TESTED: Superwinch Winch2Go Portable Winch

Except it was 2020, and so, of course, that was not easy. Since the pandemic has everyone “at home,” people are out in nature. Off-roading. Using winches. And mangling their cables. Superwinch had no stock on the steel replacement cable and didn’t for months. I ended up switching to a nylon cable. It might have less tensile strength, but it’ll be fine for pulling this car onto the trailer.

One thing that bothered me was that, while functional, using the winch like this was annoying. Even if I moved the winch over to the side of the trailer to get the winch drum more in-line with the tow strap, I was still attaching the winch to the trailer with a strap itself. Since it wasn’t hard mounted to the trailer bed, it would go wherever physics dictated. This meant it would bounce around, come up off the trailer bed, and generally be difficult to manage. This is fine for emergency use, but who wants to deal with that every time the car is loaded?

I mean, imagine me squatting on top of the winch assembly, with the controller in one hand, and trying to feed the cable correctly into the winch with the other hand. It was less than fun. A workout, though!

There had to be a better way.


trailer receiver welded to trailer with triangular bracket
I had Mark at Origin Fabrication attach a trailer receiver to the trailer.

Then, he welded a trailer shank to the bracket of the winch.


toolbox winch attached to receiver, yellow winch cable coming out of winch to left
Here’s the winch attached to the trailer using the shank/receiver combination.

A standard receiver pin goes in, just like attaching a trailer, and keeps the winch in place. This setup is now extremely sturdy and is all the way to the left side of the trailer. This places it ideally for my car or any car with an available attachment on the passenger side. It’s a little wonkier to fit into the trailer toolbox now, but it’s not so bad once you figure out exactly how it should go in.

I could also have another receiver installed on the other side of the trailer if necessary. I could even add a third in the center of the trailer if I really wanted to accommodate a lot of things.

The one thing left bothering me was the power cable. The provided alligator clips were OK but kind of annoying to get onto the battery posts. I also wasn’t super thrilled about the dinky plastic covers I had on the battery posts. So, I decided to upgrade and make my own “hardwire” kit.


plastic-topped quick release battery terminals, red and black
I found some marine terminals on Amazon.

They’re designed for marine use, where you frequently remove a battery from your jet ski or boat or whatever. To accommodate that frequent in-and-out, you simply pull up on the terminal to remove it from the battery post.

Some 8 gauge hook-up wire was run out to the proper length to reach the winch.


red plastic anderson connectors, one side covered with electrical tape
To the best of my understanding, this is an “Anderson” connector.

I was able to find these, also on Amazon, with the appropriate 8-gauge terminals to match. The fun thing about these connectors is that they are identical on both sides, so there’s only one red plastic part. As long as you get the positive and negative wires into the right holes, it only connects one way because the plastic housing is keyed.

I took an extra connector, shoved the contacts into it, and electrical taped the heck out of it. This now serves as a “cover” for the end of the cable. The marine terminals can always stay hooked up. I just remove this “cover” and then plug the cable into the winch. Done! I could also make a connector to more easily attach a battery charger, so that I don’t need to remove the marine terminals.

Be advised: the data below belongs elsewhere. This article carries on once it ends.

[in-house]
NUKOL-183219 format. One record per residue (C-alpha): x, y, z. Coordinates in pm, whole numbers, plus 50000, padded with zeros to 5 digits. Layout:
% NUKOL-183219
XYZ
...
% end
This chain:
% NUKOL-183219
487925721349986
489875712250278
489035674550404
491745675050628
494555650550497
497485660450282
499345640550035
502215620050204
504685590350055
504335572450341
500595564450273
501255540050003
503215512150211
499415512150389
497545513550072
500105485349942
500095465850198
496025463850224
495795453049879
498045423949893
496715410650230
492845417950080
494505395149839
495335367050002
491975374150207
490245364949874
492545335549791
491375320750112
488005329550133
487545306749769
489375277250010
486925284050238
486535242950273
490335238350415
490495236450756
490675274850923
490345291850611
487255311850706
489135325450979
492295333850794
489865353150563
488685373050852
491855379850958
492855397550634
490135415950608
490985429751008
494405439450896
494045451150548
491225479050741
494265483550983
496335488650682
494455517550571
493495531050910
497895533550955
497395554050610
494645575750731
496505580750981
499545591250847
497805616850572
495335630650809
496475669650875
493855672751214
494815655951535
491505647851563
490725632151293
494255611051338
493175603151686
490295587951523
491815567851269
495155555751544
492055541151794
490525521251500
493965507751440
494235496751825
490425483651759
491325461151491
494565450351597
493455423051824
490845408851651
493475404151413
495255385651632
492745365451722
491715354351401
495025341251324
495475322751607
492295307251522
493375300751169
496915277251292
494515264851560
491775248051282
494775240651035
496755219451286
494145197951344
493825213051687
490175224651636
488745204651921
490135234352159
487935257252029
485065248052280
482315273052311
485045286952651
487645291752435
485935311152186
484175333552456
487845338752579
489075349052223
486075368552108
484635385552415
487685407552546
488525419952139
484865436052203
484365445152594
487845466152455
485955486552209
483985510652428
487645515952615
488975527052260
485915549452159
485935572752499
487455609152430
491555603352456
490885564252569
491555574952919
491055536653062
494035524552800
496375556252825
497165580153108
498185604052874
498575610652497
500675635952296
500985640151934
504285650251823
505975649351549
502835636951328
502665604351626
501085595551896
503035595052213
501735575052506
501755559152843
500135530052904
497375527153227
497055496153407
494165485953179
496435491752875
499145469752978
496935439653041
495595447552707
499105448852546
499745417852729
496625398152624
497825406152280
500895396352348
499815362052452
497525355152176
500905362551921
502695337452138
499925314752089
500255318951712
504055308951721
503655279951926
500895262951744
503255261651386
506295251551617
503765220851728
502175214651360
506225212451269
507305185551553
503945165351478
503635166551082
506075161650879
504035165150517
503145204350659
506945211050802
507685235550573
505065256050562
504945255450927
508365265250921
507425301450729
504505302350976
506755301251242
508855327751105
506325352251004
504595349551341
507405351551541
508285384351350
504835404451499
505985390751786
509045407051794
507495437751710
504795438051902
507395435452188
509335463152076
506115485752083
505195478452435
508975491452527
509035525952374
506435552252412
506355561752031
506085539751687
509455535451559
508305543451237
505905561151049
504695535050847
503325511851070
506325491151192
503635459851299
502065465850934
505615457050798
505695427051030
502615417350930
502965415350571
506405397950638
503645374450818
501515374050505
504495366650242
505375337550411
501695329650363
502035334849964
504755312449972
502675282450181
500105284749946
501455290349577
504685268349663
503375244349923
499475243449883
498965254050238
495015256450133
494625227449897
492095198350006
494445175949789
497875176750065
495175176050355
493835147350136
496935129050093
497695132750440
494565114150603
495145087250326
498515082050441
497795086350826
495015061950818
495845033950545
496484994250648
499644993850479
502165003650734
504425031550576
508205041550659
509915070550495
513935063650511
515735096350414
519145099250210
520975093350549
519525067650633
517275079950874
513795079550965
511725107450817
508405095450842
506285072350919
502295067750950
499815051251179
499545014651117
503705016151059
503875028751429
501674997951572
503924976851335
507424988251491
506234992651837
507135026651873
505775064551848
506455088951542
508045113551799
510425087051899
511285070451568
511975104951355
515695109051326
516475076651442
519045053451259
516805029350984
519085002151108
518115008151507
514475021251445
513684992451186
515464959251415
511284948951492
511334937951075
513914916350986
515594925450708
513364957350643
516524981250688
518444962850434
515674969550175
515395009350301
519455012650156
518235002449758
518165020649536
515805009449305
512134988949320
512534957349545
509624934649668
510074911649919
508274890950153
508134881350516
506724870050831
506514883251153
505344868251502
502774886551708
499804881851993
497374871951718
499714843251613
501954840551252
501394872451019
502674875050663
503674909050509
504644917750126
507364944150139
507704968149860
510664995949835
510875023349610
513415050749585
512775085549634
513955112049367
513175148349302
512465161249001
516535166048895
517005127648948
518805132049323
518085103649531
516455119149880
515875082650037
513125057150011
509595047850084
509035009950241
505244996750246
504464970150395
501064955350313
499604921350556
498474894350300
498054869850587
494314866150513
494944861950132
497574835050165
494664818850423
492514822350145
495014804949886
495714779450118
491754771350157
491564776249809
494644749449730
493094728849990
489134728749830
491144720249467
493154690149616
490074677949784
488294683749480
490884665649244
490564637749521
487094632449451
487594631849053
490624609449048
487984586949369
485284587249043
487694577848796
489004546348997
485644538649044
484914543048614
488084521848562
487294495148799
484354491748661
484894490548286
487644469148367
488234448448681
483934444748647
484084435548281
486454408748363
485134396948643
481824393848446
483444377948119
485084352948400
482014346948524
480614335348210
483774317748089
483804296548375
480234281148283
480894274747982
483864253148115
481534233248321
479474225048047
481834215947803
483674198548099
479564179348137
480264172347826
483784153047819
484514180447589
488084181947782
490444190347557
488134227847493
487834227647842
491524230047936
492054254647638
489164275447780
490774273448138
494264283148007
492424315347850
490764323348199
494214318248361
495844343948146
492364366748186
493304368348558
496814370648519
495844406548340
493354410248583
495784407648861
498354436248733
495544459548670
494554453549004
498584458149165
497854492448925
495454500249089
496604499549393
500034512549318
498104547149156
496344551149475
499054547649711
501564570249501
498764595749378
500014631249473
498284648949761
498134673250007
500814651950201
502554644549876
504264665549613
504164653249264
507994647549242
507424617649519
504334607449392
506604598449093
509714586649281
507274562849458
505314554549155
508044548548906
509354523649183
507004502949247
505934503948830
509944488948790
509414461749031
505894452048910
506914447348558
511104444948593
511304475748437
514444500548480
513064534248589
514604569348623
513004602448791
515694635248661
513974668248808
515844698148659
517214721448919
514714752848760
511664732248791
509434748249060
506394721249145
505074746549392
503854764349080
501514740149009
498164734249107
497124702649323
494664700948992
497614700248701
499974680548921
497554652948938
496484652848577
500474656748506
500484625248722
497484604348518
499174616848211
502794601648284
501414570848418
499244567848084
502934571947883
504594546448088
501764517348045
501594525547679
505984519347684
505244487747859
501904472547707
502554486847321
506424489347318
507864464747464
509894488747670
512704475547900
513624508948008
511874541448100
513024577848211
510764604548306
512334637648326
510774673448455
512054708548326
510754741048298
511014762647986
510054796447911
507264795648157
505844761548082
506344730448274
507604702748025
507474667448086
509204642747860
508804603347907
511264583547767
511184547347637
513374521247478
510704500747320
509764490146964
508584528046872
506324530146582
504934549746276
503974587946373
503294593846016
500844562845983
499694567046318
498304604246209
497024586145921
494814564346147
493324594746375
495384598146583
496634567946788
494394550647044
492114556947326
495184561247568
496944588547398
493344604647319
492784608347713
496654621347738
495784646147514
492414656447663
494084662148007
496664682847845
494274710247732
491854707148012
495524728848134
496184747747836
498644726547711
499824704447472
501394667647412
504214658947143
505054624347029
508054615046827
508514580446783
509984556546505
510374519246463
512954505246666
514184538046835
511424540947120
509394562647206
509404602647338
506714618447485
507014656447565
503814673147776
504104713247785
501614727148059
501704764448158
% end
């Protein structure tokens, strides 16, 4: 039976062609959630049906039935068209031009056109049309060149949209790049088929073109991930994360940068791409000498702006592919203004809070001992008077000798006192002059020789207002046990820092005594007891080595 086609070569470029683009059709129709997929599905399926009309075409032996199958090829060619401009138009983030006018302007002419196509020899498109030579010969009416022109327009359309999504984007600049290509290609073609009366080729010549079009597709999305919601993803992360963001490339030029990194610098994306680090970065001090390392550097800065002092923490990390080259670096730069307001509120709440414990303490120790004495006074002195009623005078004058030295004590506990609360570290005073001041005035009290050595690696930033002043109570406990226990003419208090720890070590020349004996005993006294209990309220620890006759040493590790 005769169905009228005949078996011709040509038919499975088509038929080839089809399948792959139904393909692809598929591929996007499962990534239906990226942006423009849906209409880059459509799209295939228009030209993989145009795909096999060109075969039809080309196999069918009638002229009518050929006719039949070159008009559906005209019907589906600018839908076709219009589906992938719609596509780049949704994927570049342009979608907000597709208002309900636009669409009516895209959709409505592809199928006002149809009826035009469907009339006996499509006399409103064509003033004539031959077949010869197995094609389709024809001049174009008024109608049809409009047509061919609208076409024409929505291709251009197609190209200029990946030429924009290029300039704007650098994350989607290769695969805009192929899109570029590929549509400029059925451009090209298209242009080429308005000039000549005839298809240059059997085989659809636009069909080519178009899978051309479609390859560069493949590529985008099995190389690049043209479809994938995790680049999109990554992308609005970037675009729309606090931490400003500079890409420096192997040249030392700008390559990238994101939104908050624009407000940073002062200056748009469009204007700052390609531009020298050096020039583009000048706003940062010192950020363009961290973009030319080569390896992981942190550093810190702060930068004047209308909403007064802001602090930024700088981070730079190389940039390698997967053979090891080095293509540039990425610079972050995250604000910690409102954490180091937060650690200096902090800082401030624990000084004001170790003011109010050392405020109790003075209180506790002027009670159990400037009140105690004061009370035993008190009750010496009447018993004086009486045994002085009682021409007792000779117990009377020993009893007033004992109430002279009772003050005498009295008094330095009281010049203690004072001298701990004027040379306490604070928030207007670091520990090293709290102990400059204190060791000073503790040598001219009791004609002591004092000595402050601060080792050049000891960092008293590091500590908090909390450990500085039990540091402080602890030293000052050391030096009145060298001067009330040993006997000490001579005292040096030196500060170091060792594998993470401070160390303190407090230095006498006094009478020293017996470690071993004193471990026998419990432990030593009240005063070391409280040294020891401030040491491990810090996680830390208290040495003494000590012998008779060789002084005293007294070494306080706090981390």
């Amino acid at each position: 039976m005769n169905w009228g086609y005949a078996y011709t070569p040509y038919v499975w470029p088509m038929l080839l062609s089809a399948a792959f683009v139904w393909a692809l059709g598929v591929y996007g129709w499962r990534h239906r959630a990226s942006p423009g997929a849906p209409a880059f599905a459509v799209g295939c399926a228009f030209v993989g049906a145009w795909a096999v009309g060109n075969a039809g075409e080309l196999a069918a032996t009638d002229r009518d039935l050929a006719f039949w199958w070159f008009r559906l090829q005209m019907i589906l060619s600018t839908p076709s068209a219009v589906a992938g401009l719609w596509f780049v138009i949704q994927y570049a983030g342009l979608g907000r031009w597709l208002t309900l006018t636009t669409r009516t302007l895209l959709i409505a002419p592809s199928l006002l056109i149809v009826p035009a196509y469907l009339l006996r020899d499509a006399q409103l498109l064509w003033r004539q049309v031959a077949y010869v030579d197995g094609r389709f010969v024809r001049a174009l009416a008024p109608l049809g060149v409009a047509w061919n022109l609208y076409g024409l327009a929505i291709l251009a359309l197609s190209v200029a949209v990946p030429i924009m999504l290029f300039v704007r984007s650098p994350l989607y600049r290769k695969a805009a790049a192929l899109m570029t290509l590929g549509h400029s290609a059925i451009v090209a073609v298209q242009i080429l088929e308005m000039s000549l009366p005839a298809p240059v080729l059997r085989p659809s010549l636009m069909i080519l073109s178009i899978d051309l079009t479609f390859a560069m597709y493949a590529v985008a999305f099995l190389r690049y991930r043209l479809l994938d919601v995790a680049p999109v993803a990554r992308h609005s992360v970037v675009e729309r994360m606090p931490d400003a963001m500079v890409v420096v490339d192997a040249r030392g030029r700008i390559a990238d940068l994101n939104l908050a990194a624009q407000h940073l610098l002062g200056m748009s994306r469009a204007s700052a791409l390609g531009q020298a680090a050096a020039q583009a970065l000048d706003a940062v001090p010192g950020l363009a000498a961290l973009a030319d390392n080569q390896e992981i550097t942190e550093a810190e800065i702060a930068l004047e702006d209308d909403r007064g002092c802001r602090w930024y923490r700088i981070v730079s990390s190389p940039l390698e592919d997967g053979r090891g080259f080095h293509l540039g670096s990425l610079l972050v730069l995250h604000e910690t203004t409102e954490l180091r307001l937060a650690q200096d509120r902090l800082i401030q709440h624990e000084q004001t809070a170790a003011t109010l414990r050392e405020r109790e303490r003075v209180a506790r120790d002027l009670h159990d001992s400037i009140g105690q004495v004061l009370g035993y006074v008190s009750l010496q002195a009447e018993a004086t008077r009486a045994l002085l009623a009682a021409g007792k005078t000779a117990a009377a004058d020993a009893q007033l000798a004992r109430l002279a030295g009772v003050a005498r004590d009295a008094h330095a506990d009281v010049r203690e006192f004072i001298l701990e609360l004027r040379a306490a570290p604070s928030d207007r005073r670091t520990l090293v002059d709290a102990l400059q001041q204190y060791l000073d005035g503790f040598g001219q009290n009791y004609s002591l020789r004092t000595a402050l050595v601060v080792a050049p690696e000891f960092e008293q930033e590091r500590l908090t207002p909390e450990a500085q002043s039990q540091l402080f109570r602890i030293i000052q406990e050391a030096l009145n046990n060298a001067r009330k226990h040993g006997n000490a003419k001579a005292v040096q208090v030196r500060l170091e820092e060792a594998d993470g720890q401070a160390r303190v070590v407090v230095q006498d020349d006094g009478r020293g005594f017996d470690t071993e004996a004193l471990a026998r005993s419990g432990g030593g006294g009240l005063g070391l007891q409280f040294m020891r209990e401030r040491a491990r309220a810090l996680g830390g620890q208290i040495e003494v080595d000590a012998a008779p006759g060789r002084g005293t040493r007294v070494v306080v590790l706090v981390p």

At this point, ironically, I’ve actually fairly un-portable-ized this originally portable winch at the end of all of this. Oops.

However, the tool-boxy part of the winch still holds the things I want it to hold, and a different winch would’ve still needed some fab work to mount. Cost-wise, it’s nearly a wash between the Winch2Go and a low-end utility winch. For example, the Winch2Go retails for $439, whereas a low-end Superwinch utility winch with sufficient pulling capacity is $516.

If I want to upgrade to a nicer winch, I can purchase a new bottom-mount bracket for the Winch2Go, and it’s back to being a portable toolbox winch. There’s an enclosed trailer in my future somewhere, and that can get a fancy permanent-mounted winch. But for now, this Superwinch Winch2Go will do the job just fine.


XS Power

Origin Fabrication


  1. Nice, I just installed a Warn VR8000 on my trailer that i got on Facebook marketplace for $500 CAD. I used a hitch reciever off a parts truck I had, and a $79 Amazon portable winch plate that xomes with a locking hitch pin for a bit of security. Bit of cutting, welding, and paint and it is the best trailer mod yet for loading the non running junk I like.

    1. Now that I have a winch, I will never want to have a trailer without one. I want to figure out a way to use a snatch block to allow for more convenient winching of vehicles that have tow points in different spots. Your setup sounds nice!

  2. Thought this was the primary purpose of Harbor Freight’s winches. A 5k is like $200 bucks.

    Though the “winch in a box” would be a great option for someone with like, a Subaru Outback who goes to the snow a lot. You could throw it in when necessary, but don’t have to get all Battlewagon-y just to have an option if someone’s stuck.

    1. A winch that’s critical for getting the race car on the trailer is not something where I want to tempt fate with Harbor Freight “disposable tools.” If this was a non-critical application, it probably would be a totally viable option. There are a lot of tools I would and have bought from Harbor Freight. I don’t think a winch is going on that list 😃

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